The front of the New York Times Sunday Review gave very unconvincing credence to the self-serving liberal idea of “authoritarian” Republican voters: “Is There Such a Thing as an Authoritarian Voter?" In case the point was missed, the inside page and online teaser to the story by Molly Worthen (a professor and contributing opinion writer) featured a photo of a speechifying President Trump.
Even though it’s the Democratic Party that wants a larger, more intrusive federal government, more regulation, and favors speech-squelching of social conservative statements by big liberal companies (Google, Twitter), Worthen nevertheless tied Trump and Republicans in general to xenophobic and racist beliefs -- and (gasp!) disrespect for the media.
A recession might be just around the corner, but for experts in the field of “authoritarian studies,” these are boom times. Jonathan Weiler, a political scientist at the University of North Carolina at Chapel Hill, has spent much of his career studying the appeal of authoritarian figures: politicians who preach xenophobia, beat up on the press and place themselves above the law while extolling “law and order” for everyone else....
Worthen's muddled article links those traits in bold above to Trump voters and the GOP in general.
Could it be that millions of President Trump’s supporters are simply wired to see the world very differently from his critics? “In 2018, the sense of fear and panic -- the disorientation about how people who are not like us could see the world the way they do -- it’s so elemental,” Mr. Weiler said....
Recent social scientific research has paid special attention to the supposedly authoritarian personalities of many Republican voters. “Trump’s electoral strength -- and his staying power -- have been buoyed, above all, by Americans with authoritarian inclinations,” wrote Matthew MacWilliams, a political consultant who surveyed voters during the 2016 election. But what, exactly, is an “authoritarian” personality? How do you measure it?
She imparted a history lesson to compare today’s Trump voters with American supporters of the Nazi regime.
In the years after World War II, the philosopher (and German refugee) Theodor Adorno collaborated with social scientists at the University of California at Berkeley to investigate why ordinary people supported fascist, anti-Semitic ideology during the war. They used a questionnaire called the F-scale (F is for fascism) and follow-up interviews to analyze the “total personality” of the “potentially antidemocratic individual.”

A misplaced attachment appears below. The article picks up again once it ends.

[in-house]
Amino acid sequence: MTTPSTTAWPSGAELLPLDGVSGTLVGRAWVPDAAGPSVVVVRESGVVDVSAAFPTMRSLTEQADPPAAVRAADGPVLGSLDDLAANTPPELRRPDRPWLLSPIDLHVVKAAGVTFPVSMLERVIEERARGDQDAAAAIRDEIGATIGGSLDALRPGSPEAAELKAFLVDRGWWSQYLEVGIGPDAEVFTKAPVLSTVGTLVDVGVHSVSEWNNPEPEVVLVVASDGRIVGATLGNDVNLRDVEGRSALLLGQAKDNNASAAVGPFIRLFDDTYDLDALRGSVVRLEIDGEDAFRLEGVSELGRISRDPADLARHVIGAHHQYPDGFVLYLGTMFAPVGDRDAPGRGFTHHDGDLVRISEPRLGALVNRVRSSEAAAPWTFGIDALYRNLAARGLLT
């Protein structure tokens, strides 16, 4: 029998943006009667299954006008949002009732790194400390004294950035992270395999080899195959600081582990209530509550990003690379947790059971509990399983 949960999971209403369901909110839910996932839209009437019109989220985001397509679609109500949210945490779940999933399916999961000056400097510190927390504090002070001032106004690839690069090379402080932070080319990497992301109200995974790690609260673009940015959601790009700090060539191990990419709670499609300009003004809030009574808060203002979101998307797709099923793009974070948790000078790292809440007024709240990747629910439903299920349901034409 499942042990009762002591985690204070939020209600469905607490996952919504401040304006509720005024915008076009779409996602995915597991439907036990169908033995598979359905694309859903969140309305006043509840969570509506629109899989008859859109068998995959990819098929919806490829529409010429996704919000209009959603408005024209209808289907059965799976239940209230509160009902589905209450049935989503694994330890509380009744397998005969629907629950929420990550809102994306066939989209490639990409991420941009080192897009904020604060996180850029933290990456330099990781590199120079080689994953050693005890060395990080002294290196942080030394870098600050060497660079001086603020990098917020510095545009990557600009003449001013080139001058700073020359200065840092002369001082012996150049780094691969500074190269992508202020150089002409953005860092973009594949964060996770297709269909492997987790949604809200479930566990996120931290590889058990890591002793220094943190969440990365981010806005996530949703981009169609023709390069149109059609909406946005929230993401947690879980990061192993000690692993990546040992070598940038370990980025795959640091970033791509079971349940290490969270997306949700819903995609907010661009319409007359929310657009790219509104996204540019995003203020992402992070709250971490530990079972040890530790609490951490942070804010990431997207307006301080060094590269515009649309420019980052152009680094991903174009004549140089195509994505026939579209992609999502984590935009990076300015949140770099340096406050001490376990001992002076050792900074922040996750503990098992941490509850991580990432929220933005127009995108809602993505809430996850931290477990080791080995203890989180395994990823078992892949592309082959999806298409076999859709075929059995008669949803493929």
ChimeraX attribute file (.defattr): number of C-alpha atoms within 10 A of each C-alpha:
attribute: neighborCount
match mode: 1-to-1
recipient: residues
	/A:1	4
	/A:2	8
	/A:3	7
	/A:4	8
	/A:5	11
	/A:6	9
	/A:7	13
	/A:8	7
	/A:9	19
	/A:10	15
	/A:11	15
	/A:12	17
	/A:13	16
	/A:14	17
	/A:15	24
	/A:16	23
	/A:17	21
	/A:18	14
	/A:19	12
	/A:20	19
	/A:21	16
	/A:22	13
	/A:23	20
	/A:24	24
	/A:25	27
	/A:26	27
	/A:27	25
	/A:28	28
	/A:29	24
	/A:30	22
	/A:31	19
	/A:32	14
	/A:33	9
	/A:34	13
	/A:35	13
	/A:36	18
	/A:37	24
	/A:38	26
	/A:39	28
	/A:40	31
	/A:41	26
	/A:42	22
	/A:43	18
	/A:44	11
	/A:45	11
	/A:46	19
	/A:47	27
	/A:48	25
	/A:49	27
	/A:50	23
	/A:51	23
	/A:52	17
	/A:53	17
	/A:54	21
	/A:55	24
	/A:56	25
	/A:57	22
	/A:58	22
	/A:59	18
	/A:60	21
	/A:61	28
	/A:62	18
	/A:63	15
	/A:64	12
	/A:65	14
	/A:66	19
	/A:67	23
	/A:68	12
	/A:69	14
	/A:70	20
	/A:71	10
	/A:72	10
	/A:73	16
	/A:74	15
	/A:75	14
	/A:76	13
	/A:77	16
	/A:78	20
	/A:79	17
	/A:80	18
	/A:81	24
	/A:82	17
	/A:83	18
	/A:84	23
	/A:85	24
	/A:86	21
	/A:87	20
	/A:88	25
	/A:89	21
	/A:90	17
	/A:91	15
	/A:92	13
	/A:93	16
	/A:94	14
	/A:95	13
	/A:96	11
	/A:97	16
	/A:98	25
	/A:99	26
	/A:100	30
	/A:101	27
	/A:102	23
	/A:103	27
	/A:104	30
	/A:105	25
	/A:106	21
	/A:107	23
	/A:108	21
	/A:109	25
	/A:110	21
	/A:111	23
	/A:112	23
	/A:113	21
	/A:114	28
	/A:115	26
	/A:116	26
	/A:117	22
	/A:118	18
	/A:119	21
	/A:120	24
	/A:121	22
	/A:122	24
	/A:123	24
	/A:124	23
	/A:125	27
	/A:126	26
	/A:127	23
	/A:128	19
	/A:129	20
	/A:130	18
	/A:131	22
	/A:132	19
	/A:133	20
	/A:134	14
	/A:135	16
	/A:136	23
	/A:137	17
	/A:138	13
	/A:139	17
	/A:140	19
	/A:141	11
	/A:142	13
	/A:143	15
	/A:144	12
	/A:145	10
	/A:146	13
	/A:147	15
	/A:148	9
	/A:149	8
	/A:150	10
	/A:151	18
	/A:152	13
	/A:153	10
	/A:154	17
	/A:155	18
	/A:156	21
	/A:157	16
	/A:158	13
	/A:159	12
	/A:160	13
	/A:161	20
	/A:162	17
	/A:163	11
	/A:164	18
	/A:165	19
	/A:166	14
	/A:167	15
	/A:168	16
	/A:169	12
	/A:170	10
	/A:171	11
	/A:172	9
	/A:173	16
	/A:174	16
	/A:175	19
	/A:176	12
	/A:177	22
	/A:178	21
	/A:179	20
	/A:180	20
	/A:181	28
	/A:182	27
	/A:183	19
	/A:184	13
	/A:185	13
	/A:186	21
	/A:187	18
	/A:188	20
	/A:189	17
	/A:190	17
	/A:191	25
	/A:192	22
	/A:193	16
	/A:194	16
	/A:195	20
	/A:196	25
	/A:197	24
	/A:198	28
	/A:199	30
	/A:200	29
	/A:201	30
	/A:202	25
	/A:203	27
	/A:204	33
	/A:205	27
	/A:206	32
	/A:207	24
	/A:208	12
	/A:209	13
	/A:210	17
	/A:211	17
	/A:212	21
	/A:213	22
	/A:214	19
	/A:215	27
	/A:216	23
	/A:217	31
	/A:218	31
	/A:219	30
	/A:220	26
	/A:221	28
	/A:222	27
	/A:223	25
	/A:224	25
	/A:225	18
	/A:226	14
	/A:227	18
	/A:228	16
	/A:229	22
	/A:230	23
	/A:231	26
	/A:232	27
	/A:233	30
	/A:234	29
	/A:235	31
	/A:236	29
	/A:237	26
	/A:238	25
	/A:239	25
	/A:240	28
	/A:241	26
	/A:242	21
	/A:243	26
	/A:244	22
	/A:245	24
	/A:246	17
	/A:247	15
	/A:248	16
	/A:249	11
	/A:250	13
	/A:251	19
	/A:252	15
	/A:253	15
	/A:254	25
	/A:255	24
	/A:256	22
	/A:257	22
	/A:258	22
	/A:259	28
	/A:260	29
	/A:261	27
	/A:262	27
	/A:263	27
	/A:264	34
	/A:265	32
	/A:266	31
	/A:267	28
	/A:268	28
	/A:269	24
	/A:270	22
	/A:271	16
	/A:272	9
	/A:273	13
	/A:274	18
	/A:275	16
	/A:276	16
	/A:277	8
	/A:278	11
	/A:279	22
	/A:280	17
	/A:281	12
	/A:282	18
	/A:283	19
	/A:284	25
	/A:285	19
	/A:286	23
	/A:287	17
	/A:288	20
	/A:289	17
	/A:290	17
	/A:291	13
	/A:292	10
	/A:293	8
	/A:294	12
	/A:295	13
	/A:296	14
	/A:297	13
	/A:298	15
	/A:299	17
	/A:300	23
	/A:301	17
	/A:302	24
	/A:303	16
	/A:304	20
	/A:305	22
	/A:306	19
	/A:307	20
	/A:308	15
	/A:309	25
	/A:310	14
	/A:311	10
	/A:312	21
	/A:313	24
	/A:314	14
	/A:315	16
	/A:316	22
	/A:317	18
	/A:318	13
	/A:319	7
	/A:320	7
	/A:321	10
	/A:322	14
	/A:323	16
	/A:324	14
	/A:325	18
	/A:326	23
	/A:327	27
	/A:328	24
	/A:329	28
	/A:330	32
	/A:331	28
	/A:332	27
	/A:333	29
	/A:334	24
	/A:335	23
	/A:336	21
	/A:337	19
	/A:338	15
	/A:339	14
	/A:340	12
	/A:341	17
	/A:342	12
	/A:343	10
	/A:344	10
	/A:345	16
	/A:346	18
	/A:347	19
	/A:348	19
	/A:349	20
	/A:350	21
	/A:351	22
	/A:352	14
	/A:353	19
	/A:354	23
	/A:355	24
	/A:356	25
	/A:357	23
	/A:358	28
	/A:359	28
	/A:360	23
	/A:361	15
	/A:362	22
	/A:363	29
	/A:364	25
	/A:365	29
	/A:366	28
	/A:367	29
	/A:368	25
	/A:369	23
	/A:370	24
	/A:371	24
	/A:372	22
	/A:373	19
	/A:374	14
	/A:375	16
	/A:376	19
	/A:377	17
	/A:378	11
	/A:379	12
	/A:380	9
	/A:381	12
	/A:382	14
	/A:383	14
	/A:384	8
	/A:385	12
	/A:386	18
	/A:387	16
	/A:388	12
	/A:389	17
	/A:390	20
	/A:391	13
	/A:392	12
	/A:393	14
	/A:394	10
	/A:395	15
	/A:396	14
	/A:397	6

The resulting 1,000-page tome, “The Authoritarian Personality,” published in 1950, found that subjects who scored high on the F-scale disdained the weak and marginalized. They fixated on sexual deviance, embraced conspiracy theories and aligned themselves with domineering leaders “to serve powerful interests and so participate in their power,” the authors wrote. Some of their conclusions hold up well -- Adorno and his colleagues could easily have been describing Alex Jones’s paranoid Infowars rants or the racist views expressed by many Trump supporters.
Worthen briefly admitted that “Skeptics complained that the F-scale conflated fascism with conservatism,” but still saw merit in the psychobabble when it put Republicans on the couch.
Political scientists often dismiss “The Authoritarian Personality” as a relic of its time, but some still speculate about Republican voters’ relationships with their fathers (and Mr. Trump’s own relationship with his). And perhaps the most popular method for studying modern authoritarianism takes its cue from one of the F-scale’s prompts: “Obedience and respect for authority are the most important virtues children should learn.”....
But Worthen had to duck an inconvenient racial finding that called into question the “authoritarian” explanation that is supposedly driving the white conservative political worldview. Her solution? Pretend that favoring “obedience and respect for authority” as parents doesn’t reflect badly on African-Americans, only on “anxious” whites.
Moreover, using the child-rearing questionnaire, African-Americans score as far more authoritarian than whites. This result forced researchers to grant what should have been obvious: Attitudes toward parenting vary across cultures, and for centuries African-Americans have seen the consequences of a social and political hierarchy arrayed against them, so they can hardly be expected to favor it -- no matter what they think about child rearing. The child-trait test, then, is a tool to identify white people who are anxious about their decline in status and power.